A scheduler 410 module may operate on computing node 406. The scheduler 410 module on computing node 406 may perform operations similar to those performed by scheduler 404 operating on client device 400. These operations may include monitoring various aspects of the performance of computing node 406 and runtime 408. A communications path, referred to using the data exchange 422 arrow in FIG. 4, may be established between scheduler 404 operating on client device 400 and scheduler 410 operating on computing node 406. Information shared between schedulers 404 and 410 may be used to select classes for translocation from client device 400 to computing node 406, and to end the translocation of selected classes. For example, an embodiment might monitor CPU utilization of computing node 406 and determine that it is being utilized too heavily, or that it is being utilized more heavily than that of client device 400. Embodiments may prioritize classes or objects for translocation based on comparison of performance factors and other data collected on both client device 400 and computing node 406. A cost-benefit or optimization approach may be utilized to determine whether or not to adjust the translocation score of a particular class or object, or to determine how aggressively to select classes or objects for translocation.

Interactions between translocated objects on computing node 406 and non-translocated objects on client device 400 may be categorized as stateless or stateful interactions. A stateless interaction may be described as one that has no meaningful side effects, such as a method whose execution has no effect other than to return a value. A stateful interaction, on the other hand, is one which produces side effects that are associated with a need for synchronization.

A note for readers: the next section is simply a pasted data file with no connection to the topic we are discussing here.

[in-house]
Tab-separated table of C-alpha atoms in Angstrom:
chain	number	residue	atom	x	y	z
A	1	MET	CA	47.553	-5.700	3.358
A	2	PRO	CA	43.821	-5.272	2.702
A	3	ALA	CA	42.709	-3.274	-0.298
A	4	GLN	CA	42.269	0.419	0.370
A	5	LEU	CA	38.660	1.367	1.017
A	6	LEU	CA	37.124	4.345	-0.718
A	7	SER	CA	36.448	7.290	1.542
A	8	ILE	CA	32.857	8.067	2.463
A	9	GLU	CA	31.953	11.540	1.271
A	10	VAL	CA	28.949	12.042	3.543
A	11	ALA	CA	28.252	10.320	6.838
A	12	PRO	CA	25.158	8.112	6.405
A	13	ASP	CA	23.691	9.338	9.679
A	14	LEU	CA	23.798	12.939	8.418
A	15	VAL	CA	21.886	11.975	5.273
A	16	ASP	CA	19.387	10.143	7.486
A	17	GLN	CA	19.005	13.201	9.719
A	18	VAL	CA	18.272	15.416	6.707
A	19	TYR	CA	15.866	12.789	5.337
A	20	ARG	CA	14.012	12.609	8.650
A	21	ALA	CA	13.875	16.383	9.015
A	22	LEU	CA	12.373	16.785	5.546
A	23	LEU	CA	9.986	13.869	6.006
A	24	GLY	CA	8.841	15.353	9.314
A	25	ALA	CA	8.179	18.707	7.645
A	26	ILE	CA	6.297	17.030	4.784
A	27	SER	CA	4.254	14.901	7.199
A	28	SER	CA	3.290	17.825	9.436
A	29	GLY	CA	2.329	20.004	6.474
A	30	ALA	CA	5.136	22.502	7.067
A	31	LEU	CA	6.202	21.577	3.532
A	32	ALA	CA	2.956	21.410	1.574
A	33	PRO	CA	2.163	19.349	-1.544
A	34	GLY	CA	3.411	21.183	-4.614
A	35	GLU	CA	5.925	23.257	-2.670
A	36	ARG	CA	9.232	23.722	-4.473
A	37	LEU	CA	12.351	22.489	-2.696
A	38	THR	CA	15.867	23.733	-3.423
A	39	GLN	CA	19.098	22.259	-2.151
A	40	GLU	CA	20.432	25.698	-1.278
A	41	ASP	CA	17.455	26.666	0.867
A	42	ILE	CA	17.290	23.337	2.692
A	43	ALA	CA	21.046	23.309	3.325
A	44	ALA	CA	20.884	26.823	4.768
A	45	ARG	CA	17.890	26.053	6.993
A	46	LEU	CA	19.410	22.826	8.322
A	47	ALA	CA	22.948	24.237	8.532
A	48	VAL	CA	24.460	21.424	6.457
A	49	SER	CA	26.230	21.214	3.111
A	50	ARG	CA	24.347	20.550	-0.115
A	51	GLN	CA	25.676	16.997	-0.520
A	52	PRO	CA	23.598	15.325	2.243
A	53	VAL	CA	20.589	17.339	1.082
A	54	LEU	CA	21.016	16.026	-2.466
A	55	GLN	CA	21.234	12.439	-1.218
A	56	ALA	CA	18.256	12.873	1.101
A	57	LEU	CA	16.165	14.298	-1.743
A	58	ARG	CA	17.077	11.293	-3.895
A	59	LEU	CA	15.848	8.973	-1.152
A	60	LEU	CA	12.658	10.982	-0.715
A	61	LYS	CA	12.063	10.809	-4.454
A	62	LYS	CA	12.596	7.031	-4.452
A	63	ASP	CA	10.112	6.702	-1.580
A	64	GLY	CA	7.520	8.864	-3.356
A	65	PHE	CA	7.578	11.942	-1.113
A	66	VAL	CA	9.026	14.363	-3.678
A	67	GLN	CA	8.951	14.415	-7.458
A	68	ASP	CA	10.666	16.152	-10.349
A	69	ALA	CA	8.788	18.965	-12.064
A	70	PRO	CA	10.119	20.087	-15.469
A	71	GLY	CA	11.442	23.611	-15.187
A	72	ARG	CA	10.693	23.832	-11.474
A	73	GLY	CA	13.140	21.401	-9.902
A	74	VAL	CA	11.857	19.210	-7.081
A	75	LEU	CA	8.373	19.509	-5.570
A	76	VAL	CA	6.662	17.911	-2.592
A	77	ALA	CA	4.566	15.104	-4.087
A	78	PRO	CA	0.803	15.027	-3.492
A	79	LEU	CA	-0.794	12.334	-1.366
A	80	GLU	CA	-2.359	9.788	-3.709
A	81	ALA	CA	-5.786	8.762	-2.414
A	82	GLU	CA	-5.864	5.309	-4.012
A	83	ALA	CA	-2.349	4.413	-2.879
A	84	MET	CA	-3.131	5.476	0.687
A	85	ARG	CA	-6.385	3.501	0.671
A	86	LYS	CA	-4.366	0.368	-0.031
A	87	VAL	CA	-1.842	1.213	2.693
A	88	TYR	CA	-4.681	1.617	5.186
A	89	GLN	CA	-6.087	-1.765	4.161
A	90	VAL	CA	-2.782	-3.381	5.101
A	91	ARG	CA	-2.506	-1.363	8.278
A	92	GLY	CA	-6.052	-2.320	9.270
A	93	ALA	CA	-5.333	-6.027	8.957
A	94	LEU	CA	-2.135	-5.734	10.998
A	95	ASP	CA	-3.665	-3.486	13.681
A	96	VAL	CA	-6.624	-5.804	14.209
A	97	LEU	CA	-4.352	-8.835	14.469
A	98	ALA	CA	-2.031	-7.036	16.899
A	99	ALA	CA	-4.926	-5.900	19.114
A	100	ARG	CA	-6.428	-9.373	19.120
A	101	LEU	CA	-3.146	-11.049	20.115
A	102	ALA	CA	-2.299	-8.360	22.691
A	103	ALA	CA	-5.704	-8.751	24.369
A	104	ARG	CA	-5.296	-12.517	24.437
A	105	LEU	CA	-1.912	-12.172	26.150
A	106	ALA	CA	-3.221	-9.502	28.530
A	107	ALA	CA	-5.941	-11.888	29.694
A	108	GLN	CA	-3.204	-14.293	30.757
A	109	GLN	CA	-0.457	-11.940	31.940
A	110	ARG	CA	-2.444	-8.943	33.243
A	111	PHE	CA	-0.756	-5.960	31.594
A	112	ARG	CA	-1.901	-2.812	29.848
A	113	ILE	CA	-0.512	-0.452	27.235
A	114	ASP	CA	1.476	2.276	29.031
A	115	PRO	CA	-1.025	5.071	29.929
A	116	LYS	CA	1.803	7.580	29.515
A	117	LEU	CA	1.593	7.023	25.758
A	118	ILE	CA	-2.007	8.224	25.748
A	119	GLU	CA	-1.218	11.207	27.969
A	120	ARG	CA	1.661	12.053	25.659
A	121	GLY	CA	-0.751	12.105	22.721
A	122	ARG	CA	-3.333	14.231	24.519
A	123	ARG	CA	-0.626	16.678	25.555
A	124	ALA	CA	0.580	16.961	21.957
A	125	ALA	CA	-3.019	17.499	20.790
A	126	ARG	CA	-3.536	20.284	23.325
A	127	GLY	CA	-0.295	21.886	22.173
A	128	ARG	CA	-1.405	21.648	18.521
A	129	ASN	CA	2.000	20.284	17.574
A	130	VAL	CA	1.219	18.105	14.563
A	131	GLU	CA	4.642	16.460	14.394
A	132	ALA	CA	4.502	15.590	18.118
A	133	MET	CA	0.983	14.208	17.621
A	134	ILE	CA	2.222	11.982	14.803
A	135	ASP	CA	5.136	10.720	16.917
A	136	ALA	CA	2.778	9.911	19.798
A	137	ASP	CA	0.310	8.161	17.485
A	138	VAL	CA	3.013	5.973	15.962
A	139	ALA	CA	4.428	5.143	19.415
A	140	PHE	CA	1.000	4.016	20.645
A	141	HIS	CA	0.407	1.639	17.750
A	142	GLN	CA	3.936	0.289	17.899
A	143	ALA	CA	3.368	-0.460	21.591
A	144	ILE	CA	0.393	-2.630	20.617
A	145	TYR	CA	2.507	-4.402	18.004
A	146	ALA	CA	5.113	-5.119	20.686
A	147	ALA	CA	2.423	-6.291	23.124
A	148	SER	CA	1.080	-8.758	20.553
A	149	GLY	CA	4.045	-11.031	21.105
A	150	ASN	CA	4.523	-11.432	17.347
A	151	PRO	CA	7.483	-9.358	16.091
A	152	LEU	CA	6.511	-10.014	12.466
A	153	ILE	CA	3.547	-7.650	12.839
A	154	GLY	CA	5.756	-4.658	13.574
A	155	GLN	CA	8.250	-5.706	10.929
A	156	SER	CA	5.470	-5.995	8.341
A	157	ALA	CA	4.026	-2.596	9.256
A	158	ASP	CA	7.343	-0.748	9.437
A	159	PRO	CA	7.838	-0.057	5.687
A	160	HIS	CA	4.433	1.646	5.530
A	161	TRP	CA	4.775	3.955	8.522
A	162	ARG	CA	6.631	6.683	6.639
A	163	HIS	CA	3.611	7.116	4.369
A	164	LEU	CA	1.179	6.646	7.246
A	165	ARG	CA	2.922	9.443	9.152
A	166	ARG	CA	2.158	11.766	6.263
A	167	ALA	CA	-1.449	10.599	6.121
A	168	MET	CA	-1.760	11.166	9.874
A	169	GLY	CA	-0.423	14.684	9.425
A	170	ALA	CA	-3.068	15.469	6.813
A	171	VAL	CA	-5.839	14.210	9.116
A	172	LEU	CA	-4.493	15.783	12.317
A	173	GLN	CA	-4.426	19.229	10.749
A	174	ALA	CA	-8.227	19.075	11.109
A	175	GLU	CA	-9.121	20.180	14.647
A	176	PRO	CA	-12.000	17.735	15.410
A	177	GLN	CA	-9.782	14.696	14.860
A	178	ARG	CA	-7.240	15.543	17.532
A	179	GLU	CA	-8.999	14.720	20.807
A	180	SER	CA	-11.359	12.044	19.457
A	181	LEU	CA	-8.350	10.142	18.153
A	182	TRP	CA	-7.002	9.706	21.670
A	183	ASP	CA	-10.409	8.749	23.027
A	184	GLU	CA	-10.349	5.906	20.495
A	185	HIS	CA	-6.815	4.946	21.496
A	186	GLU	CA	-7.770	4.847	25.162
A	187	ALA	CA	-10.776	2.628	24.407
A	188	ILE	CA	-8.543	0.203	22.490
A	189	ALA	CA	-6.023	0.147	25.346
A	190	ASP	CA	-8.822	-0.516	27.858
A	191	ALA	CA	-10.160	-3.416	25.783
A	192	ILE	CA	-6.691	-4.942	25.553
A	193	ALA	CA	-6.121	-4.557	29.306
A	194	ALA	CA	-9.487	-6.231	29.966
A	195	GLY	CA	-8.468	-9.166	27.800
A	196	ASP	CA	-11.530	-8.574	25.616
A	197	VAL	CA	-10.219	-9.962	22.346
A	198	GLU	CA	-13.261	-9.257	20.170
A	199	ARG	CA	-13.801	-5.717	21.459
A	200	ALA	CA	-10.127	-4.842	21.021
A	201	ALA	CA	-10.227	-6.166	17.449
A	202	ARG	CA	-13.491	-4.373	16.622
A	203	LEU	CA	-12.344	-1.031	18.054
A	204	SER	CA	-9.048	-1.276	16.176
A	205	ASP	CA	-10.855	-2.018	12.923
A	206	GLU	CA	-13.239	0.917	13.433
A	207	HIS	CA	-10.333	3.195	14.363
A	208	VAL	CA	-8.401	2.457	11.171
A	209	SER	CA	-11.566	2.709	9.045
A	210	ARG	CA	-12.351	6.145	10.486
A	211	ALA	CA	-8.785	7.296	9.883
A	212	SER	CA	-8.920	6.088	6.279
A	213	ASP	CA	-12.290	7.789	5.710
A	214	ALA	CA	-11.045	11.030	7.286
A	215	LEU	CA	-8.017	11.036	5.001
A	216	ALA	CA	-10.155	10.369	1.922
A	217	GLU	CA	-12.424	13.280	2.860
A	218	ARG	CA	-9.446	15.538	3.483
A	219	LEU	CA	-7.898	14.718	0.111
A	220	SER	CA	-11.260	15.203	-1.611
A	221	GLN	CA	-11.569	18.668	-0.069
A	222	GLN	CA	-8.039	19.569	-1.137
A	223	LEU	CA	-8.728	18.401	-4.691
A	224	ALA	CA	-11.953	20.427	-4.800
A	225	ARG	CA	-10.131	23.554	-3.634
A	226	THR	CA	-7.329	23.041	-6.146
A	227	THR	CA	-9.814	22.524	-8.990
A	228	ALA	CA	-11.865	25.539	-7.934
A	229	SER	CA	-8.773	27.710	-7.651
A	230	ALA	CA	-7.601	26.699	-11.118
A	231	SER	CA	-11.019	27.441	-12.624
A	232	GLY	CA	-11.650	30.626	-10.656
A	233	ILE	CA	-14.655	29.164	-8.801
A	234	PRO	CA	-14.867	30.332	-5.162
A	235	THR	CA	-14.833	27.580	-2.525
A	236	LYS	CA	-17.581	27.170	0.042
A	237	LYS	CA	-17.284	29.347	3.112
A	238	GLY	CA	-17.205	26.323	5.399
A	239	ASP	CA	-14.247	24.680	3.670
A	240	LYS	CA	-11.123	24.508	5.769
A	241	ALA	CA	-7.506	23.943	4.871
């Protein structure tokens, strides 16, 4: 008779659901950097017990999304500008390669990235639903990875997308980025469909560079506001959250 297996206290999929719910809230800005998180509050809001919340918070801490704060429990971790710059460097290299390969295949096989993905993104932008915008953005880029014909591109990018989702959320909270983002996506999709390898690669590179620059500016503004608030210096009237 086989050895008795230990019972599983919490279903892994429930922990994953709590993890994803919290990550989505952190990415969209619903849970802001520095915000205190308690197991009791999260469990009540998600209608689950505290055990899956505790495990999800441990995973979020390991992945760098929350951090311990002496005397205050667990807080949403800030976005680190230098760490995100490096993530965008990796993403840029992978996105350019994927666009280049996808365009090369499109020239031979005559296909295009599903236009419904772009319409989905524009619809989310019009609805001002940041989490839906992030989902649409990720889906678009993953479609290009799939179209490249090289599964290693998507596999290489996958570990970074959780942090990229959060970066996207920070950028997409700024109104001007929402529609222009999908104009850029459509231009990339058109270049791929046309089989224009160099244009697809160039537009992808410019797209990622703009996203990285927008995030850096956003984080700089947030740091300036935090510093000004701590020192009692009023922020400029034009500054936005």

In FIG. 4, a stateless interaction is depicted by invocation 412 of a stateless method, which may be followed by reply 414. The reply 414 may comprise the results of executing the stateless methods. This may include, for example, the result of a computation performed on computing node 406 using parameters supplied by invocation 412.

A stateful interaction may also comprise an invocation 416 followed by a reply 418. However, because the associated method is stateful, embodiments may perform synchronization 420 to reconcile state changes made on computing node 406 with data on client device 400 and vice versa. Embodiments may bundle data pertaining to synchronization 420 with invocation 416 and reply 418 in order to reduce the number of network round trips made to perform the operation associated with the stateful method.

In some cases, a method may not alter state information but may nevertheless be dependent on a state. In some embodiments, this type of method may be treated as a stateful method. In others, it may be treated as a stateless method. Some embodiments may transfer member variable and other state information with invocation 412.

Categorization of interactions as being stateful or stateless may influence scoring of classes or objects for translocation. In various cases and embodiments, stateless interactions are preferred for translocation. An interaction may be classified as stateful or stateless based on static analysis of an application program. Some embodiments may also use dynamic analysis in addition to or instead of static analysis.